I'm sorry, but I just can't do this. Everything about it feels so wrong. I can't surrender reason and free thinking to conformity.

Hmmm- I didn't mean to end up sounding so bitingly bitter and anti-Mormon. And I'm sorry if the painting of Martin Luther seems a little pretentious of me. I just wanted to make clear that while the church's stance on homosexuality does bother me, there are plenty of other church doctrines that I find irreconcilable with my conception of God and his perfect nature. Even if the church suddenly changed it's view on homosexuality, I don't think it would change the way I feel.


One of So Many said...

Just don't let the hate and anger consume you. You are far to amazing for that kind of pettiness.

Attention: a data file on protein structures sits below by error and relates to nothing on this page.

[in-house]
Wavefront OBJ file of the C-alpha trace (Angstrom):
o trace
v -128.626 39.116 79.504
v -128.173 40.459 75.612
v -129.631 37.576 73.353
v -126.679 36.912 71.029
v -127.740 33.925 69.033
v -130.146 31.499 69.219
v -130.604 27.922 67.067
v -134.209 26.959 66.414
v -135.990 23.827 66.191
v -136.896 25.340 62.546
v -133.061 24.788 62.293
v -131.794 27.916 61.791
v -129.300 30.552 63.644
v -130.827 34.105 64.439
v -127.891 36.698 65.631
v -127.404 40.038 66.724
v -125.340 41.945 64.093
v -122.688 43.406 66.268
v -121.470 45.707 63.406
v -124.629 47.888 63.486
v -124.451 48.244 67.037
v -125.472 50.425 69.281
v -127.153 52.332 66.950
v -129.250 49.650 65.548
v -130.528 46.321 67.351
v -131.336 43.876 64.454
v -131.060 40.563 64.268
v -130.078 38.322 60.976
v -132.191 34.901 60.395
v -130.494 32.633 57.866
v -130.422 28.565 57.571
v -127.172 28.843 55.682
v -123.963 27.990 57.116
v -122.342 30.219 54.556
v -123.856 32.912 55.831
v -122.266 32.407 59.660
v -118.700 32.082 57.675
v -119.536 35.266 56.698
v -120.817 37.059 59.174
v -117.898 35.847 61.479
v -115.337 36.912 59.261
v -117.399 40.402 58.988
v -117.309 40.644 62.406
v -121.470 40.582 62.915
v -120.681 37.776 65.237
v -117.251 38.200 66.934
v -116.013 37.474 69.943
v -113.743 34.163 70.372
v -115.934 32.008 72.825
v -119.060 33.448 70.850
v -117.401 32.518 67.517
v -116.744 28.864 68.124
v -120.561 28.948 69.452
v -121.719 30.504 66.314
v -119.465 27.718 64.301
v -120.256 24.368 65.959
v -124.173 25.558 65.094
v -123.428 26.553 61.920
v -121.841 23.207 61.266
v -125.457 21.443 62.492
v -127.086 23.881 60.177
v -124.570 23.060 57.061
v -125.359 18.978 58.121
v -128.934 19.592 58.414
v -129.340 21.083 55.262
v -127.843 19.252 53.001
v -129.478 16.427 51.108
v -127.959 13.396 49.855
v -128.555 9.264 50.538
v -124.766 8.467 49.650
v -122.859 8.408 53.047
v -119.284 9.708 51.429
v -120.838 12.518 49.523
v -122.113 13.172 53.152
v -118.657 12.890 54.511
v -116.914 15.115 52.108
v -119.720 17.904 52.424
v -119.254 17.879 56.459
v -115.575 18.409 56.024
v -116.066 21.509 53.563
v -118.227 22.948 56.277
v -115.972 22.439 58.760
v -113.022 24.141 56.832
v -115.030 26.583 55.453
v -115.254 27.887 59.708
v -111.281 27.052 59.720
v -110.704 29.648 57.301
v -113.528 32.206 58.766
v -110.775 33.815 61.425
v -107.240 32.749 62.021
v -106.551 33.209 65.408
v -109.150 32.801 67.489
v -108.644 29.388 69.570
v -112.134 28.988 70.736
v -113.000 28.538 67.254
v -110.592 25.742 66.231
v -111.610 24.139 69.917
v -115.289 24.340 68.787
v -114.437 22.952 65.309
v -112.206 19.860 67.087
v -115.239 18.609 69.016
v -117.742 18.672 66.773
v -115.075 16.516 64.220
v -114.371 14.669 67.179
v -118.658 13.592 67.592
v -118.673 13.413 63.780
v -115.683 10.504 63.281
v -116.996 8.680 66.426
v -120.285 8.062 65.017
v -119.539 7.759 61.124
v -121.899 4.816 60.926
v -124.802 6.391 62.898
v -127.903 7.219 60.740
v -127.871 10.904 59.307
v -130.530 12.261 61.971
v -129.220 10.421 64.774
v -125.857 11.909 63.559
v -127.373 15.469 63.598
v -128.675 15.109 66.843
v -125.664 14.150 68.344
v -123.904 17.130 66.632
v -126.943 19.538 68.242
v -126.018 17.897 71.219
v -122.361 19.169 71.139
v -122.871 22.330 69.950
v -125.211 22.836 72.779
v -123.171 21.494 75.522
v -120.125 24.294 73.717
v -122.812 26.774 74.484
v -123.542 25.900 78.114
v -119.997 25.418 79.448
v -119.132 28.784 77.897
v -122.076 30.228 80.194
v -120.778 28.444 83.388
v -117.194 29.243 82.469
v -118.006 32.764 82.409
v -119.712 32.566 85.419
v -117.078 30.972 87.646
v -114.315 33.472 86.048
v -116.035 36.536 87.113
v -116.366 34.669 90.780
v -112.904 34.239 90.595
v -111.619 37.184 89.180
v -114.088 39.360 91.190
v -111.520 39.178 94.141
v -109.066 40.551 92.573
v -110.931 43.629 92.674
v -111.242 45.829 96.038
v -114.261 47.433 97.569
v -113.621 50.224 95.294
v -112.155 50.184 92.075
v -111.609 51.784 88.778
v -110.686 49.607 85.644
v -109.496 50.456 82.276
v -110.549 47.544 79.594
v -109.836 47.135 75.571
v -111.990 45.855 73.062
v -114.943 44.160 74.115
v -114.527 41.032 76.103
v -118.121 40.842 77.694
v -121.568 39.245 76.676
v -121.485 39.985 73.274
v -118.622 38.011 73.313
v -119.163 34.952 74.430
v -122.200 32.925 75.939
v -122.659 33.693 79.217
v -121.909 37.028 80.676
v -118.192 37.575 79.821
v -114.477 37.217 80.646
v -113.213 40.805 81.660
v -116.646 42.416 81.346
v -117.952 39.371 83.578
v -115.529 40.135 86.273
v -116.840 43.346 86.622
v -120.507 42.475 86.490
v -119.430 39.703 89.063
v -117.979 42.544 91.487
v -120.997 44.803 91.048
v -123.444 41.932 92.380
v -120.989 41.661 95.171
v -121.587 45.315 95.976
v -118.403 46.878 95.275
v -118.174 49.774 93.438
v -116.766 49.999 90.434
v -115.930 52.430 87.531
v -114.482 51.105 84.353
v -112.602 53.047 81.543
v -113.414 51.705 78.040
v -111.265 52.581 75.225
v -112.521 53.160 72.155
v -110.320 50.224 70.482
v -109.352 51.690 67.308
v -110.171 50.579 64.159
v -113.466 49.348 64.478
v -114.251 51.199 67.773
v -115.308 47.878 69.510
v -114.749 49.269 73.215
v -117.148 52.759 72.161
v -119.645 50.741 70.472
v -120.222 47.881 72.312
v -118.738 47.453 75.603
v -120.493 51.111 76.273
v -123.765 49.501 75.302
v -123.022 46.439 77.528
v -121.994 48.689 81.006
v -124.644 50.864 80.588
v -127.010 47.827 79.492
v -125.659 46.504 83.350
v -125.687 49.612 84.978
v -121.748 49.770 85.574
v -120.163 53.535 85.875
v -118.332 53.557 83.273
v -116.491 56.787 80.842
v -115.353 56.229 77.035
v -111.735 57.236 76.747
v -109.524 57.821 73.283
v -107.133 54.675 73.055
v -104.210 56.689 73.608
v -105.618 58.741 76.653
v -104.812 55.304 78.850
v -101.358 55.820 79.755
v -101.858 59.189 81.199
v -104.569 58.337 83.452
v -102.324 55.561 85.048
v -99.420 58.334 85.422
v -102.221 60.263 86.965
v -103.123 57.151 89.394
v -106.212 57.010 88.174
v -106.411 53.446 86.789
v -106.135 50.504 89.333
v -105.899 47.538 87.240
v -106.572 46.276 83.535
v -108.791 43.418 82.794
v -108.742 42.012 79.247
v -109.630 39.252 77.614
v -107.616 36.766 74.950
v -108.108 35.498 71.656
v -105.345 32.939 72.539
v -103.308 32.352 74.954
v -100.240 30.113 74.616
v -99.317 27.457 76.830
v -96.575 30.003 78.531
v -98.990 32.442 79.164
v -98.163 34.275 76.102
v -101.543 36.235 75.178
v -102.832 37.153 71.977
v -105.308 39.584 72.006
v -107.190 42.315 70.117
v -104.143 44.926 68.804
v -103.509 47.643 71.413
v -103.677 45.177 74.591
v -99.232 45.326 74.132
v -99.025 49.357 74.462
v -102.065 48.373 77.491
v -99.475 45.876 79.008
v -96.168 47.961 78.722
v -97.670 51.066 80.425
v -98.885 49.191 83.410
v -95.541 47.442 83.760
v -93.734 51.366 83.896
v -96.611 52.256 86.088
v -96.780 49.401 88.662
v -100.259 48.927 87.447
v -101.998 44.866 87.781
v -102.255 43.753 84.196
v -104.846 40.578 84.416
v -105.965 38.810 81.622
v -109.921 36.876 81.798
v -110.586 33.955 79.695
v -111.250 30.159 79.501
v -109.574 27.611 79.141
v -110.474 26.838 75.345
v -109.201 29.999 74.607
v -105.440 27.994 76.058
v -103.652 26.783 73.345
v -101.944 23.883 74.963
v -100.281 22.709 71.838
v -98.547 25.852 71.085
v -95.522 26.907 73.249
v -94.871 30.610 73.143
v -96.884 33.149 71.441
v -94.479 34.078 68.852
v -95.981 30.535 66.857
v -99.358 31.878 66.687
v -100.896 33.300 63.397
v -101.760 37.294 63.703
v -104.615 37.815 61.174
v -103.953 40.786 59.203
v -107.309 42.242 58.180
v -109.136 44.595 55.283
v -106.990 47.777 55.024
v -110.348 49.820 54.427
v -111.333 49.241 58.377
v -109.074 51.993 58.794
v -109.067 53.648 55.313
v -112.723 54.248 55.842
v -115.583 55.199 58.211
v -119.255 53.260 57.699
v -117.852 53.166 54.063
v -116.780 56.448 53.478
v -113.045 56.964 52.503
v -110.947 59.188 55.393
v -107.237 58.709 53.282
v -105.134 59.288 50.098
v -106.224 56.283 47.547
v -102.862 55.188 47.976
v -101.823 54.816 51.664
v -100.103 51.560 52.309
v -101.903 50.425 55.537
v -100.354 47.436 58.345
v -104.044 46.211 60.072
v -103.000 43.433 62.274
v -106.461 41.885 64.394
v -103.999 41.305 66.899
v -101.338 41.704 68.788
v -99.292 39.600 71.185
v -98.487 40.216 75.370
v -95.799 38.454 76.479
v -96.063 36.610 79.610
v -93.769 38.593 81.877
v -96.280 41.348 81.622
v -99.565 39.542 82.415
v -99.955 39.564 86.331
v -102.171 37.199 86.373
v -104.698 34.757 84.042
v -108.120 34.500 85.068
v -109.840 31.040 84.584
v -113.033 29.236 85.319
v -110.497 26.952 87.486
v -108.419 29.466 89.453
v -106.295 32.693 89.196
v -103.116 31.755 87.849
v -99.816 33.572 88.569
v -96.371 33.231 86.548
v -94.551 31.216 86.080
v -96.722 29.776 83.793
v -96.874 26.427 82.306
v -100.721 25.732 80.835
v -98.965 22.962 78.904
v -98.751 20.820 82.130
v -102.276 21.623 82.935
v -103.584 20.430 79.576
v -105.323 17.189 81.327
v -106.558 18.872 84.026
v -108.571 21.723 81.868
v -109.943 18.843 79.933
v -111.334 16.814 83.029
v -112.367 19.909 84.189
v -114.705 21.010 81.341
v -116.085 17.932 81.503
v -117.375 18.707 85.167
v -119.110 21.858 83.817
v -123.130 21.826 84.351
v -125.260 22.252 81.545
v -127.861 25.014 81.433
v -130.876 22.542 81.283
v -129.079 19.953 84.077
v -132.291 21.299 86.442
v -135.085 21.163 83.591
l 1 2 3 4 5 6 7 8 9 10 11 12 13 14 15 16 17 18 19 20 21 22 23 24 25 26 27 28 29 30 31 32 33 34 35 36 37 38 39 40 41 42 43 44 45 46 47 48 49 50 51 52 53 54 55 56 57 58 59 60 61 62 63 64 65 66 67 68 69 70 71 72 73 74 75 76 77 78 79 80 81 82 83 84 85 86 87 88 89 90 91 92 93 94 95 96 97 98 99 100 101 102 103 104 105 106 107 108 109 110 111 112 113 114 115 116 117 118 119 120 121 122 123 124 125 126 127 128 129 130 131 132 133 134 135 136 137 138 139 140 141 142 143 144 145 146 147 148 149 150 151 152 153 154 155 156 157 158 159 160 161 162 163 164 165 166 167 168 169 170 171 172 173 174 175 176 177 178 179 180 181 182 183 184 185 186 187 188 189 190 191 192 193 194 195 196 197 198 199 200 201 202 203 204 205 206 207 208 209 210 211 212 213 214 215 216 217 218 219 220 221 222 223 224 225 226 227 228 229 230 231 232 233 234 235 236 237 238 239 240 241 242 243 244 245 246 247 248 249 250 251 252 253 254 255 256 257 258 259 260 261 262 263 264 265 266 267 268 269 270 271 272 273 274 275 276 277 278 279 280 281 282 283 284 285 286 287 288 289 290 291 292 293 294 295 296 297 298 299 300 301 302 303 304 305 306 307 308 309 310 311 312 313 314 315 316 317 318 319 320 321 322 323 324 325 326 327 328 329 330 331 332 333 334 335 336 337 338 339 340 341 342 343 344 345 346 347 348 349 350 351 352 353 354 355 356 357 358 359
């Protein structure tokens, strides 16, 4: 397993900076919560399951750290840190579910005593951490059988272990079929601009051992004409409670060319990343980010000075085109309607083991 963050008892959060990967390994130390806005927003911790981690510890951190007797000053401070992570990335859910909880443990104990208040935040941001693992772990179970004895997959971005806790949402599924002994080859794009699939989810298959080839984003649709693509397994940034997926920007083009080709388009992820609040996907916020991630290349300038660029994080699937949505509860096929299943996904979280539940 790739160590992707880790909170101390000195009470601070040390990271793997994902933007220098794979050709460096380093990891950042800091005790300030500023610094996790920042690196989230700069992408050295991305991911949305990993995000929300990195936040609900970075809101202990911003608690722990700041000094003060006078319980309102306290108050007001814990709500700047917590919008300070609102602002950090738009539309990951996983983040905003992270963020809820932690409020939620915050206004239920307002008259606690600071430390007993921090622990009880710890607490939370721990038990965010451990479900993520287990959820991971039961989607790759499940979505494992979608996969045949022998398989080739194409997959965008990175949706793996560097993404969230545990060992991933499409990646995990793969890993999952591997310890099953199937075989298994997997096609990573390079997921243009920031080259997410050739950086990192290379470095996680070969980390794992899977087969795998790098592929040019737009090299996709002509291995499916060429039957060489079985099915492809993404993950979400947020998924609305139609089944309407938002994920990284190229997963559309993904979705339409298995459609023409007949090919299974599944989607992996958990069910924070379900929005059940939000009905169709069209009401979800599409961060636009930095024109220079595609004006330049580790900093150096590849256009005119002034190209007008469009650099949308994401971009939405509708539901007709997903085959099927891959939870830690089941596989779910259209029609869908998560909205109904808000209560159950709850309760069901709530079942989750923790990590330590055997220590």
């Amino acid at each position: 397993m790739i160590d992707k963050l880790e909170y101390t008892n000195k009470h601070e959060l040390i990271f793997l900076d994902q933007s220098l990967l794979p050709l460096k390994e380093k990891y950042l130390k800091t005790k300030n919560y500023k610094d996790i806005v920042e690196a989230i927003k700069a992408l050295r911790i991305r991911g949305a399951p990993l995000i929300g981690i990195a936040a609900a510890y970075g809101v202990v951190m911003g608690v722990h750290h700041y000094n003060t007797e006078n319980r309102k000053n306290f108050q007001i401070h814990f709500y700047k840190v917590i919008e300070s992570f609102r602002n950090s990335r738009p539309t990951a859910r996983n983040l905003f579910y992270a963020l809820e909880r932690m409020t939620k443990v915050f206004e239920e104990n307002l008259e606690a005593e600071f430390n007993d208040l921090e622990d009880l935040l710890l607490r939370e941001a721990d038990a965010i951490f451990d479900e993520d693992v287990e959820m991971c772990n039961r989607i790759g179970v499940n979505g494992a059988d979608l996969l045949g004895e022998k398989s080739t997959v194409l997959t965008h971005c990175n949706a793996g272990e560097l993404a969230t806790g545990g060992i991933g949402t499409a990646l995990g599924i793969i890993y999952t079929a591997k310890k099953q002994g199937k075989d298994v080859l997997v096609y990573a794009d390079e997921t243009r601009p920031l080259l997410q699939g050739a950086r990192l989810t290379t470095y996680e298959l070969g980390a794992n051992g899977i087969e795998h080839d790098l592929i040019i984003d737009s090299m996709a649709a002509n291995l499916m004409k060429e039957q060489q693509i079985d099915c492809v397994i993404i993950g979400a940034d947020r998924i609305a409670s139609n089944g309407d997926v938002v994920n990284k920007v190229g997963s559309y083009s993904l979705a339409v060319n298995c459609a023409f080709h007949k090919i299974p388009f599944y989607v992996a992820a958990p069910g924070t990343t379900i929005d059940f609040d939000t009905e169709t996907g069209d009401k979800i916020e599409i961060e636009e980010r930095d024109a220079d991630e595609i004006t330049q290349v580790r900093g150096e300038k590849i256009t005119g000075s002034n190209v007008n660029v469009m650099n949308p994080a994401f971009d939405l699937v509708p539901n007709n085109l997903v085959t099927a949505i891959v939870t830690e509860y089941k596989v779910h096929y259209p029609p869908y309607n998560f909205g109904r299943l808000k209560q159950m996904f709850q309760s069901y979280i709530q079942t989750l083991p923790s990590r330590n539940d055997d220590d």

biggins said...

I'm sad that you feel that way, but I think I can just echo the previous comment. Follow Christ in love and in deed as best you can, whether in or out of the church. And keep posting!

draco said...

Thanks guys :)
My bitter moments usually only last long enough for me to make a blog about them lol. And I though I really dislike a lot about the church, I can't hate it. It has been a wonderful learning experience and it has changed my life for the better.

[kɹeɪ̯g̊] said...

I've always felt a connection to Luther. Now more than ever, I understand why he did what he did.

Chase said...

I have also faced this idea. Chase you want to leave because it is easy. You just want to have sex. The idea that some form of cognitive dissonance is actually the reason for my departure. People who honestly think that homosexuals are leaving to just hump are completely avoiding the issue. Instead of actually considering why we leave, they label us as incapable of following the "lords" commandments. These people need to consider how much a companion is an integral part of the Mormon church yet is systematically denied to some many because love can only be how they define it.